You are attempting to send email both “to” and “from” the same address, which we don’t accept. In most cases, authenticating your connection will avoid this block.


Refused. Your address is in our BadMailFrom list

Your email address (or domain) has violated a number of anti-spam filters and has triggered a time limited block. The block is automatically removed within 12-24 hours.

Catch-All | Delete Catchall | catch All Email

emailCatchall Addresses & Dictionary SPAM Attacks

Catchall (or wildcard) addresses are the addresses that receive all email for a domain, unless there is a specific address better suited to handle the incoming email. You may or may not have one on one of your domains. e.g. has two email addresses, “” and “” (the catchall). If a mail comes in addressed to, it is delivered to the “” mailbox. If a mail comes in addressed to, it is delivered to the “” mailbox.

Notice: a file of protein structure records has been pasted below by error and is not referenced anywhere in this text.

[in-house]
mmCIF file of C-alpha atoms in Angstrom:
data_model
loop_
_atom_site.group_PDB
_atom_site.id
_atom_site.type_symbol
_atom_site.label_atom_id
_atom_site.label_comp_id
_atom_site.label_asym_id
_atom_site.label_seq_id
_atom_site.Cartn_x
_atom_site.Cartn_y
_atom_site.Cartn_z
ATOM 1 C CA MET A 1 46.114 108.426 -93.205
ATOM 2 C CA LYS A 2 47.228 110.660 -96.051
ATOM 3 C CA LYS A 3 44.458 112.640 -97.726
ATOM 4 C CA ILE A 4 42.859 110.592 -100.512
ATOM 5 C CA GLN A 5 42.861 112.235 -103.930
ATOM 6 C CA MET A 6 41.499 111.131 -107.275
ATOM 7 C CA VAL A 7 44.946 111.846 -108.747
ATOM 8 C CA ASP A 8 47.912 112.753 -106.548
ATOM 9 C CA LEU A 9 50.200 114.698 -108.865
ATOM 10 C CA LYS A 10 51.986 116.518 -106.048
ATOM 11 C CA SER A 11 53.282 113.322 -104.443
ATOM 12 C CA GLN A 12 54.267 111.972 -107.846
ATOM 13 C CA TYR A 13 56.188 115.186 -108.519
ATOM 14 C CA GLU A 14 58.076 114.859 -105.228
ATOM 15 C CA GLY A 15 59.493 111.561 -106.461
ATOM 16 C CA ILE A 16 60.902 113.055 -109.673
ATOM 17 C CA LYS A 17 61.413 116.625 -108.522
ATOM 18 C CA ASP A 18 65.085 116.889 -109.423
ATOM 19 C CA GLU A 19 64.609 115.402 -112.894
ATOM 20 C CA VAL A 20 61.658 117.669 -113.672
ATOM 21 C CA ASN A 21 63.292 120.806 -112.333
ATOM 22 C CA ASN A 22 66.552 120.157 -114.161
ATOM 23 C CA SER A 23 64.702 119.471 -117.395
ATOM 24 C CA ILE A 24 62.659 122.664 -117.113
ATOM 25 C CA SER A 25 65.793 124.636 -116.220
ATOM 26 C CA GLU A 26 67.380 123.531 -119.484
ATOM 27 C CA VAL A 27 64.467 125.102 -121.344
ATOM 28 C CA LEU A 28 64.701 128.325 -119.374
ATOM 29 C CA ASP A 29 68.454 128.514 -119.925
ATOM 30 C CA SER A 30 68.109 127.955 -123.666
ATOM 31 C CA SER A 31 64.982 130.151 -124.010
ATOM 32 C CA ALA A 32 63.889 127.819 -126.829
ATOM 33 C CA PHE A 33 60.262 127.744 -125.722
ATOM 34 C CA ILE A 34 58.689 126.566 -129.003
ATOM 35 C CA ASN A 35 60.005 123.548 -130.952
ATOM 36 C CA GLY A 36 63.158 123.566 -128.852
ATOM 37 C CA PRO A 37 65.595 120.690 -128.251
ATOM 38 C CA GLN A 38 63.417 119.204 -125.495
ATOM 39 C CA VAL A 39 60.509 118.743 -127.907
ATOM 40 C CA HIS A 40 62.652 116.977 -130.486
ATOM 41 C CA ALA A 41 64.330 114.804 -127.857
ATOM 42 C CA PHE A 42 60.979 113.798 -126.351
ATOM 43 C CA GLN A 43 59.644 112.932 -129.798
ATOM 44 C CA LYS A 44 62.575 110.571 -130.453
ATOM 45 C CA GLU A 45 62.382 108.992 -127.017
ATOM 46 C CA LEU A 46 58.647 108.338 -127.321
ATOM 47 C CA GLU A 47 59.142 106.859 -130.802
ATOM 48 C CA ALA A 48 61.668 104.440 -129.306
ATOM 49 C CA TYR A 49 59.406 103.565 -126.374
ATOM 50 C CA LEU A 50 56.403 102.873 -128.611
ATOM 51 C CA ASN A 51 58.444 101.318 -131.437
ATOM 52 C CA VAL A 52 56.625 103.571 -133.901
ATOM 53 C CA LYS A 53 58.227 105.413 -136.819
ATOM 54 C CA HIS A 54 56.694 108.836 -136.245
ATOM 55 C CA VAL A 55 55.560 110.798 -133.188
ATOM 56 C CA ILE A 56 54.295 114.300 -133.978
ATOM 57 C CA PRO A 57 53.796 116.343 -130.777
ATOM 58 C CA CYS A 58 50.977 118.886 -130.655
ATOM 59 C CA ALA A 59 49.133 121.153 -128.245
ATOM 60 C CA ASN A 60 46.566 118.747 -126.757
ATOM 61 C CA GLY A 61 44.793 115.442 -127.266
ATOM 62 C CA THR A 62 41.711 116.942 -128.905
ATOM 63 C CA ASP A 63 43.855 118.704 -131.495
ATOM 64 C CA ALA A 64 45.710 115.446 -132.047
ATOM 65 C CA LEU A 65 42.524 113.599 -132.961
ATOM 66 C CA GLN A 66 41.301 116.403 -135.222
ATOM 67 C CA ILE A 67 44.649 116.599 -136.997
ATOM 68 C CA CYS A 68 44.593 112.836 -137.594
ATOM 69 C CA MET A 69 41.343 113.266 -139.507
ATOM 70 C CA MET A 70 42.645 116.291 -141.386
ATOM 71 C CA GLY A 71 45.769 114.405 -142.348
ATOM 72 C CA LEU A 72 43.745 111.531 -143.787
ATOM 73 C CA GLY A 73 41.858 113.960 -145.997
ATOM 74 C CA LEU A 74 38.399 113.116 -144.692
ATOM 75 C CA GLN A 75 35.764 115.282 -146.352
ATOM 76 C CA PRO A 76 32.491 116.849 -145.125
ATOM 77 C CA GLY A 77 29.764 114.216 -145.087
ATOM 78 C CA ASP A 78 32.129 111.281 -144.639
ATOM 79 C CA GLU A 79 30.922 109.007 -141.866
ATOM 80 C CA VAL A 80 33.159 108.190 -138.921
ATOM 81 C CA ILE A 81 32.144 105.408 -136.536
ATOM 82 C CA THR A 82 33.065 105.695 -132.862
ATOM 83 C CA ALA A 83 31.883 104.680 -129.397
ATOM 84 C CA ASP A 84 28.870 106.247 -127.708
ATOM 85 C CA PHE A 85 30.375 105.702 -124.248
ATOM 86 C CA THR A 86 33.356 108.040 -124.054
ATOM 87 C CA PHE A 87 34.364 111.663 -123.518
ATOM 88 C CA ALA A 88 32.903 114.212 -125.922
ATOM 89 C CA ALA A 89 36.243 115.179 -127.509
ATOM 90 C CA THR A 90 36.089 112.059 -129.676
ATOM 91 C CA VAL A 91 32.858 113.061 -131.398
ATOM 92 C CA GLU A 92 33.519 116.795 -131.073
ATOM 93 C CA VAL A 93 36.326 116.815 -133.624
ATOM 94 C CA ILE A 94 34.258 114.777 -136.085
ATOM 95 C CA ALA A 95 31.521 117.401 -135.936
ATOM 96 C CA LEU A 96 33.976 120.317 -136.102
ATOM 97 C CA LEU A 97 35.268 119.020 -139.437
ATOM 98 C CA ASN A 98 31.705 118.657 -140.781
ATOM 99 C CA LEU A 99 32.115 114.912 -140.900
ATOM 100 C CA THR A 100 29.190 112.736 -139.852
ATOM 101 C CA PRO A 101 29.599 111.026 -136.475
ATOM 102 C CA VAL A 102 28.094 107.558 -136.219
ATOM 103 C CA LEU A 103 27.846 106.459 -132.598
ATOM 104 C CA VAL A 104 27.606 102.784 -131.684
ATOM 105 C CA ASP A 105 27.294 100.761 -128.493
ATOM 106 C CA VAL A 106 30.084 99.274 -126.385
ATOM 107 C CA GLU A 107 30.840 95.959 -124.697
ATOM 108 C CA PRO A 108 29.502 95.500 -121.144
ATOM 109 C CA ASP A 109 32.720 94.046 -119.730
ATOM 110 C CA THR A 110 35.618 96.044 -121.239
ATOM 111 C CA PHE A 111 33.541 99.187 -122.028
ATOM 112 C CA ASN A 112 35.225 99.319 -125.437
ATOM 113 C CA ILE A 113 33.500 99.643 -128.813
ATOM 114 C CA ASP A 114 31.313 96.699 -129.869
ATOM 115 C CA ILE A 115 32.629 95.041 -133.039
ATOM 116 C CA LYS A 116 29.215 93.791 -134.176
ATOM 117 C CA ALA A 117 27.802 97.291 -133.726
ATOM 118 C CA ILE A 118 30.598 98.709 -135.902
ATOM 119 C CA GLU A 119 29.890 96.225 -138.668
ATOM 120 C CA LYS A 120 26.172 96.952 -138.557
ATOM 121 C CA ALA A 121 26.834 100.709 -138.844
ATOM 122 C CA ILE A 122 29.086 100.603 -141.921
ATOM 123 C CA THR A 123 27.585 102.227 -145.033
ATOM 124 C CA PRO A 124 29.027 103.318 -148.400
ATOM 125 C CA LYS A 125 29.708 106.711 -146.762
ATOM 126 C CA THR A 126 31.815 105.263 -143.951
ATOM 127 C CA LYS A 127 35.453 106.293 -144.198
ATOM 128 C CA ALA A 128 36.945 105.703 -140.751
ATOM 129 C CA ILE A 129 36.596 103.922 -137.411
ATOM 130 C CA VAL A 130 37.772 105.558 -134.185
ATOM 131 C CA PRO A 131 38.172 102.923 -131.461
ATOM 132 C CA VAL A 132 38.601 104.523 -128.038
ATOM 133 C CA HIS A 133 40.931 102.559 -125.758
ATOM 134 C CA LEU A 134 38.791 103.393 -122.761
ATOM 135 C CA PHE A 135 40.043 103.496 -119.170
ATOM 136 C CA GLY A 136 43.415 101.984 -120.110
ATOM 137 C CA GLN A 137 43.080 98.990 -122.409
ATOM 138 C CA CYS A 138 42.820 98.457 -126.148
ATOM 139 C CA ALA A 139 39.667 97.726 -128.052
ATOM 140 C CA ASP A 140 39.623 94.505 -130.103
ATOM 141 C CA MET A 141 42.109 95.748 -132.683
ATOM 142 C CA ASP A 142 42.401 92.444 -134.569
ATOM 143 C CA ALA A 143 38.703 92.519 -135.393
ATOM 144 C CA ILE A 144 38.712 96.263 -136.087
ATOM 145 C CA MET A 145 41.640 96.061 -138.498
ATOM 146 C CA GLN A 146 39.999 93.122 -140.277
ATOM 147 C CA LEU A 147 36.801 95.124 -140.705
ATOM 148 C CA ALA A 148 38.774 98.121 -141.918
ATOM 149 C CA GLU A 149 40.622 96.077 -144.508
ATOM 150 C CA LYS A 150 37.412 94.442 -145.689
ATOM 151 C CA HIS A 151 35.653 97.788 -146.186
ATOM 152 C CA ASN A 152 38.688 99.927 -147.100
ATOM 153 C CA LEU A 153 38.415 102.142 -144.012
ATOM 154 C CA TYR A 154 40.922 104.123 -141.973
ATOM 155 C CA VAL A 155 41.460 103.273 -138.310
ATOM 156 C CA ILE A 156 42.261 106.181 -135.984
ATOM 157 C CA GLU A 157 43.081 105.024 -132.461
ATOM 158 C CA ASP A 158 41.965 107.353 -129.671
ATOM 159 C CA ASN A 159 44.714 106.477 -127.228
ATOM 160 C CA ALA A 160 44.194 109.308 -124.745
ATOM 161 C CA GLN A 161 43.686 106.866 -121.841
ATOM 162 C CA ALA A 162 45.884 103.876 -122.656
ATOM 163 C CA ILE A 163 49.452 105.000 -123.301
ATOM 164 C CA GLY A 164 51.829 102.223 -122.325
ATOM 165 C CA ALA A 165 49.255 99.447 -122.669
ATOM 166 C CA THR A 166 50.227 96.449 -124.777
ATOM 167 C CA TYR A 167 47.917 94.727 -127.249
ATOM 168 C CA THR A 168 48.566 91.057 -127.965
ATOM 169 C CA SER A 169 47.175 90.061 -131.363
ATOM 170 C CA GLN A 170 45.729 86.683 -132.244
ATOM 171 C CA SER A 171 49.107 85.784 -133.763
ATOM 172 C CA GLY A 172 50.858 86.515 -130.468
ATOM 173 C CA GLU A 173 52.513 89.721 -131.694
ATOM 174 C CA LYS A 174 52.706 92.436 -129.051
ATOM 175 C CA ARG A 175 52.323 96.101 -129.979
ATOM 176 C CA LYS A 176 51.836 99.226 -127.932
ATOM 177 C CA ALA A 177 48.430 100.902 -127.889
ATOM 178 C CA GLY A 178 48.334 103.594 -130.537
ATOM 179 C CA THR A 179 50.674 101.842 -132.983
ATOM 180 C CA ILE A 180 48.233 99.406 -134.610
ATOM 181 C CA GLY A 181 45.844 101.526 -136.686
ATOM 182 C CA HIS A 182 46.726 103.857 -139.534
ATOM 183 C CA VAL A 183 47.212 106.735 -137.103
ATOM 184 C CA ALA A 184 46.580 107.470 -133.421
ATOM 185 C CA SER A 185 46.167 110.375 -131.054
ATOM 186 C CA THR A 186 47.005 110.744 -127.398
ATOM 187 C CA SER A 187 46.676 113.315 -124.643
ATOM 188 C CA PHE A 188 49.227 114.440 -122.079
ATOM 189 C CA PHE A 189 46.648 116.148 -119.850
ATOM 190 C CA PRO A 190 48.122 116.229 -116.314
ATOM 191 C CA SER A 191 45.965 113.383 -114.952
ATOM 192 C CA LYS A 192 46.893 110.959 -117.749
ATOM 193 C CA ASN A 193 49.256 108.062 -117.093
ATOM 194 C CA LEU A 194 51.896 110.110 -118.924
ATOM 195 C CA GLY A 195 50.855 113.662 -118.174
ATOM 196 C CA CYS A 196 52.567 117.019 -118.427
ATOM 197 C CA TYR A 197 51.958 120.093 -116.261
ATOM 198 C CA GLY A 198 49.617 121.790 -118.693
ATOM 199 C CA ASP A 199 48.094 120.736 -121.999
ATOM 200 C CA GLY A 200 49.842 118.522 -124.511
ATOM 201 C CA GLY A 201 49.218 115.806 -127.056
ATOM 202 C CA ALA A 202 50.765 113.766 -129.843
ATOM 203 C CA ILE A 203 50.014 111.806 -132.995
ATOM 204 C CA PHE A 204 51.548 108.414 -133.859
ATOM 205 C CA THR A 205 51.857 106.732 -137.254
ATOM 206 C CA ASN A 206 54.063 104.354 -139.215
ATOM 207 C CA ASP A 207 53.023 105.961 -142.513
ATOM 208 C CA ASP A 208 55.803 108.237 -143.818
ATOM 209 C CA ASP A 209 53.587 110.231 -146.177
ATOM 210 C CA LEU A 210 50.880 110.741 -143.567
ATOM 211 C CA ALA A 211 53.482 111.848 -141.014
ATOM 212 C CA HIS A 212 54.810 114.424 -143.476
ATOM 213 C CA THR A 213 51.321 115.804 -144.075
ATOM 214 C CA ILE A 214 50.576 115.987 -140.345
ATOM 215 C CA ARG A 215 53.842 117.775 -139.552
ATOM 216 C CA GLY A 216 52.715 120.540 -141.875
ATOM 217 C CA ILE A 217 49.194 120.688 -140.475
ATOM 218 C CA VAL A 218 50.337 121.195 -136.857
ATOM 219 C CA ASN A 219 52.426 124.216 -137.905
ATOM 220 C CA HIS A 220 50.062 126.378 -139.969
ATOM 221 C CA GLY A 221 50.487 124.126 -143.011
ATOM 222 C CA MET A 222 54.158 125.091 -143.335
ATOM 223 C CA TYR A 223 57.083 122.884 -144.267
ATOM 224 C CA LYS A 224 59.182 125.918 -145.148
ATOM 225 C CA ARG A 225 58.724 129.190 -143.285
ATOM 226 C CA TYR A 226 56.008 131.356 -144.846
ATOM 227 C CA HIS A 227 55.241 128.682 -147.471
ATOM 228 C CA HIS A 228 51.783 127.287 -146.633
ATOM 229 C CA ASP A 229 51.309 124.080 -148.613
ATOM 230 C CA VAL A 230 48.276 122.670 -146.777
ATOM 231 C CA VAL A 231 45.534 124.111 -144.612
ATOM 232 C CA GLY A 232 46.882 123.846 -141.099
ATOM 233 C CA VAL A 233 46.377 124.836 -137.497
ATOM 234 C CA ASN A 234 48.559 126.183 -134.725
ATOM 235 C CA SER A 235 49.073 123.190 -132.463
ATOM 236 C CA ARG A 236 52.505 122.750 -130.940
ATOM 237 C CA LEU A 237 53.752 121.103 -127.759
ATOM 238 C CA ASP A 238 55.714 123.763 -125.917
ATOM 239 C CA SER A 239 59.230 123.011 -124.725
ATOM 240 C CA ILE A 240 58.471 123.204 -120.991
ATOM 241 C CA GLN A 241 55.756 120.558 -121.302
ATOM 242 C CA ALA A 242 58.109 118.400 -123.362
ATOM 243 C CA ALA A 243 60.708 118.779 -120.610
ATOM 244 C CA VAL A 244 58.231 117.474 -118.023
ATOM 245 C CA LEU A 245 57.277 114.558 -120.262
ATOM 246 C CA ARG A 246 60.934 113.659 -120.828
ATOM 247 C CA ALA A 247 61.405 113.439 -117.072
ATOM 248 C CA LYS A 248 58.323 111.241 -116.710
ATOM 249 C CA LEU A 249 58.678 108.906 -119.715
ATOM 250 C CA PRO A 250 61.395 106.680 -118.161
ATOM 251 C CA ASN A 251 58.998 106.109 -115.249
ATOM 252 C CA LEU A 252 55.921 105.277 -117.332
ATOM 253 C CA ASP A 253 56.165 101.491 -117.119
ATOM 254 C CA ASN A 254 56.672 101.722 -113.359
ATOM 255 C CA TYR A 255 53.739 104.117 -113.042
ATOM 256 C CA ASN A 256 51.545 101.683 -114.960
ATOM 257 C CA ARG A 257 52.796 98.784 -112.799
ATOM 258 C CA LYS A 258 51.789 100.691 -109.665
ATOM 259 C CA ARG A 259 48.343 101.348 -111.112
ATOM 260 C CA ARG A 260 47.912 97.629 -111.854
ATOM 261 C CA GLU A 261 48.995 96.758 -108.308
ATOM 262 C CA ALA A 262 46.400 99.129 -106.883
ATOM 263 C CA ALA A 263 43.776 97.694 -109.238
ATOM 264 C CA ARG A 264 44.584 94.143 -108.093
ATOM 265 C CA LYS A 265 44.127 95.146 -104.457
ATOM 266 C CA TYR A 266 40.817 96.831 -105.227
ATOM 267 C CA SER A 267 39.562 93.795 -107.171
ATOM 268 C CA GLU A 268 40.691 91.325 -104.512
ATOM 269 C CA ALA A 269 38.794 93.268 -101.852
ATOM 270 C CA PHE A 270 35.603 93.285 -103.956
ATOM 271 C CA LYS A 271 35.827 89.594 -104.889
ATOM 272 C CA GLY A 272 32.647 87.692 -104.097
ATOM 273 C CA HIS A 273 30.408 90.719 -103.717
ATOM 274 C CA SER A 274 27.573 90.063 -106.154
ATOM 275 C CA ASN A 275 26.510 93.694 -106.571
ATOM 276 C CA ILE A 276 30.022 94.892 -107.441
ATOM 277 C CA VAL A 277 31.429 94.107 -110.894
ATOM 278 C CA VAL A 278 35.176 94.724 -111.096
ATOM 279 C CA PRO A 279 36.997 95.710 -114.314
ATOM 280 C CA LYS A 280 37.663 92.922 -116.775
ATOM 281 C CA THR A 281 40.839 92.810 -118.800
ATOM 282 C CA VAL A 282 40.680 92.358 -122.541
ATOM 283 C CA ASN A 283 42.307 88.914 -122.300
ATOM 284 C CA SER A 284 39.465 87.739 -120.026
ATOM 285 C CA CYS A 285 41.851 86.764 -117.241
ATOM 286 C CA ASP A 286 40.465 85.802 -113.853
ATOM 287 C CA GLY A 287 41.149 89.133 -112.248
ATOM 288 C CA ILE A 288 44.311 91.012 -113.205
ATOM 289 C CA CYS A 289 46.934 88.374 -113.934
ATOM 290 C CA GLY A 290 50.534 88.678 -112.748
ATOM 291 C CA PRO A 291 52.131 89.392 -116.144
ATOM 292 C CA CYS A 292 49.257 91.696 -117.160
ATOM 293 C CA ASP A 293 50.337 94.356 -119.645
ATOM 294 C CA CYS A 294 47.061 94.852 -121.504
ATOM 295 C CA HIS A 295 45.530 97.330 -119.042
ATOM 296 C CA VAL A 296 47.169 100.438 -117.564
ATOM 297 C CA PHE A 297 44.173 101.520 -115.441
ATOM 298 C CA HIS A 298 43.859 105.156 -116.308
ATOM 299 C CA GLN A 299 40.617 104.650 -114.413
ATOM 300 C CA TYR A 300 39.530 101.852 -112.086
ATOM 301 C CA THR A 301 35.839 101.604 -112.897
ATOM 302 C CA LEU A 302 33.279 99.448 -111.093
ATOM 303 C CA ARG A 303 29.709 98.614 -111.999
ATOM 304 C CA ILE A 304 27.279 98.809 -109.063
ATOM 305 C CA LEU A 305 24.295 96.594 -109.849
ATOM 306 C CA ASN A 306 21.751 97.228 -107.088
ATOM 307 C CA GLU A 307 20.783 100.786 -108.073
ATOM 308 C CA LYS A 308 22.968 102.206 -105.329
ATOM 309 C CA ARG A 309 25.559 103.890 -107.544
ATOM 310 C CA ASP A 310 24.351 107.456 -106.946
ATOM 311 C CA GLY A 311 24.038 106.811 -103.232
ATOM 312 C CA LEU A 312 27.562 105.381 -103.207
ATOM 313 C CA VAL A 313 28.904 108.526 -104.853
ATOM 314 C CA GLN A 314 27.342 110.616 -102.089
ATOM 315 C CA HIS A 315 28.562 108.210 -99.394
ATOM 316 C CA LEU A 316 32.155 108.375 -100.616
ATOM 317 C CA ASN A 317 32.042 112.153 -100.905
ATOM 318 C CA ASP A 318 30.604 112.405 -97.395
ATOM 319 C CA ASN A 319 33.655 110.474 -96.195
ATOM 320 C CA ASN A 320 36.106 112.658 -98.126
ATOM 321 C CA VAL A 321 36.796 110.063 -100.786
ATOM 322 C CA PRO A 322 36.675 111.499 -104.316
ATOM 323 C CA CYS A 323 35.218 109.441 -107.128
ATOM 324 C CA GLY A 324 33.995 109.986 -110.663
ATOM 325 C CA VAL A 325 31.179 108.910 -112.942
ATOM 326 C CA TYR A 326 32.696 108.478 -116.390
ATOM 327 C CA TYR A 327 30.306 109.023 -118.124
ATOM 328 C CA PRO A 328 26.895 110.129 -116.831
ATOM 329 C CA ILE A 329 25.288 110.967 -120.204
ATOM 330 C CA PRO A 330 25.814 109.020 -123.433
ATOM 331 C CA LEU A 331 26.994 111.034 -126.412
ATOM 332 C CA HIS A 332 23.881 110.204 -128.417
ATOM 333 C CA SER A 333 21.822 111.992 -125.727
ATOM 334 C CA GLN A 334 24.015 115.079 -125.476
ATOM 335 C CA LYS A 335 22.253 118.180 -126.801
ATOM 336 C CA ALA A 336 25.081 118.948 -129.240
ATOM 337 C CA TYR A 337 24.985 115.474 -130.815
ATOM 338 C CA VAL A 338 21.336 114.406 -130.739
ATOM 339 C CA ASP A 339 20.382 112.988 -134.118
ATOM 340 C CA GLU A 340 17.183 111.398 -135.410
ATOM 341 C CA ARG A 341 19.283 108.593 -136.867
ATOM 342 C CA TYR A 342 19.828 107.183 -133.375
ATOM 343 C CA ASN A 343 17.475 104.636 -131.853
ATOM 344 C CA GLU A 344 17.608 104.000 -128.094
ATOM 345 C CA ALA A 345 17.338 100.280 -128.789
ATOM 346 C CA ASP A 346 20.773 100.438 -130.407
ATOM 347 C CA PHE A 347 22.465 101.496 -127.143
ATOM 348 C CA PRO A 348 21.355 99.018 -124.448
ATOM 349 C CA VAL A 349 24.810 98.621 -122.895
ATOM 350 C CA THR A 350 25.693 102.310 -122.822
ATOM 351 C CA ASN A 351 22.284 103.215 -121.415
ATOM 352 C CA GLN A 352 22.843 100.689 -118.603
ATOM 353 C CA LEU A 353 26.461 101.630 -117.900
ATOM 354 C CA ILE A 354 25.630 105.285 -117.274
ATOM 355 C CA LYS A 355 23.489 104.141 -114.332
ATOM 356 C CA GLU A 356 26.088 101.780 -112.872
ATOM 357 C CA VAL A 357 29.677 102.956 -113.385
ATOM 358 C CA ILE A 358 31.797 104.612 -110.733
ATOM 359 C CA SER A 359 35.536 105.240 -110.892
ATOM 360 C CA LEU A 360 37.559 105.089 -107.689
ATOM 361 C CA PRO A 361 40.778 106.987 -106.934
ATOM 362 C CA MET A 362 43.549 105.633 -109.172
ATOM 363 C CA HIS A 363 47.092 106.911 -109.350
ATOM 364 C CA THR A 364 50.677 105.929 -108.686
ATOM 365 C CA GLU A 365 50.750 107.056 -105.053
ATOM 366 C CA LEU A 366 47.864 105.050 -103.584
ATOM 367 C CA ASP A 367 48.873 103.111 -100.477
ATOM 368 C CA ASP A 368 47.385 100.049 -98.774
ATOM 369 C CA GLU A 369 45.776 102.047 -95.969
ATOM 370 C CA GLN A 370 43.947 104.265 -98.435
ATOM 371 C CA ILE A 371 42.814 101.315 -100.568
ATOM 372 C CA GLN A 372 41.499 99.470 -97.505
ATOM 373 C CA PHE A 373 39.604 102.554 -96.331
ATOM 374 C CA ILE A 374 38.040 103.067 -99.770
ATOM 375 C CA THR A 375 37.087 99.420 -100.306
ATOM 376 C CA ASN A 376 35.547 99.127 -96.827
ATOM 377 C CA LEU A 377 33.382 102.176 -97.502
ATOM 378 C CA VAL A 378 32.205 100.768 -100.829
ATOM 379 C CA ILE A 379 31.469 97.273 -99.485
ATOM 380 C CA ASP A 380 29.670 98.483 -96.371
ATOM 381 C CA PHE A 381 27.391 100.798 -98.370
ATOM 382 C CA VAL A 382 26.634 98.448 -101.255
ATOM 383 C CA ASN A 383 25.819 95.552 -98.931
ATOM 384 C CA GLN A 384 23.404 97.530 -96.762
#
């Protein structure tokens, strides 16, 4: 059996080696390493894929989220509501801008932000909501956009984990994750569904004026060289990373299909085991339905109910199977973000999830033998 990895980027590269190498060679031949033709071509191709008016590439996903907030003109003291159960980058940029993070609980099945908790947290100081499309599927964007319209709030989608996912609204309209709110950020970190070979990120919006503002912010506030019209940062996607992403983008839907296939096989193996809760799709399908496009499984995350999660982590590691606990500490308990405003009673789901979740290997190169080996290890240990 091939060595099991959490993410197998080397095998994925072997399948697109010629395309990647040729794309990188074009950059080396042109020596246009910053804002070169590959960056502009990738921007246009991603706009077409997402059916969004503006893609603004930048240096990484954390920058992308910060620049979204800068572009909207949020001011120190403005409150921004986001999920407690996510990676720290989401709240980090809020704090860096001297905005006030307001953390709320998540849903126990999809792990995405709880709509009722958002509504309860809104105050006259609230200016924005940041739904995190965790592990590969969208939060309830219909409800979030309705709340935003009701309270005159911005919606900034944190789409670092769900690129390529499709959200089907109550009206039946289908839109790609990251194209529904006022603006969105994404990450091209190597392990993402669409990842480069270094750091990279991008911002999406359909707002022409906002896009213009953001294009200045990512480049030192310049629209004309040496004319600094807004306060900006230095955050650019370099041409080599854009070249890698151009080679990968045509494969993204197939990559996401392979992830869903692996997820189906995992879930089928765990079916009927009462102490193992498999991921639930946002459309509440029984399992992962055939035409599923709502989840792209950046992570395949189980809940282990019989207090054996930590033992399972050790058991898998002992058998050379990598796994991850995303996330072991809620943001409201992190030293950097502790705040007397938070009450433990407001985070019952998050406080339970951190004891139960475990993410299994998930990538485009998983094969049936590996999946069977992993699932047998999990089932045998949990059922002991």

With the ever increasing level of spam on the Internet, people are being more guarded with their email addresses. It’s therefore more difficult for spammers to obtain valid addresses to send their messages to. Rather than scour the WWW for a limited supply of well protected addresses, they’ve come up with a better idea: Find domains through search engines, and then send thousands of emails to common ‘local parts’ at those domains. (The ‘local part’ is the bit before the @ sign)

For example, they might find the domain through a search engine, or a domain registration tool, and then send to the following email addresses:,,,,,,,,,, etc, etc.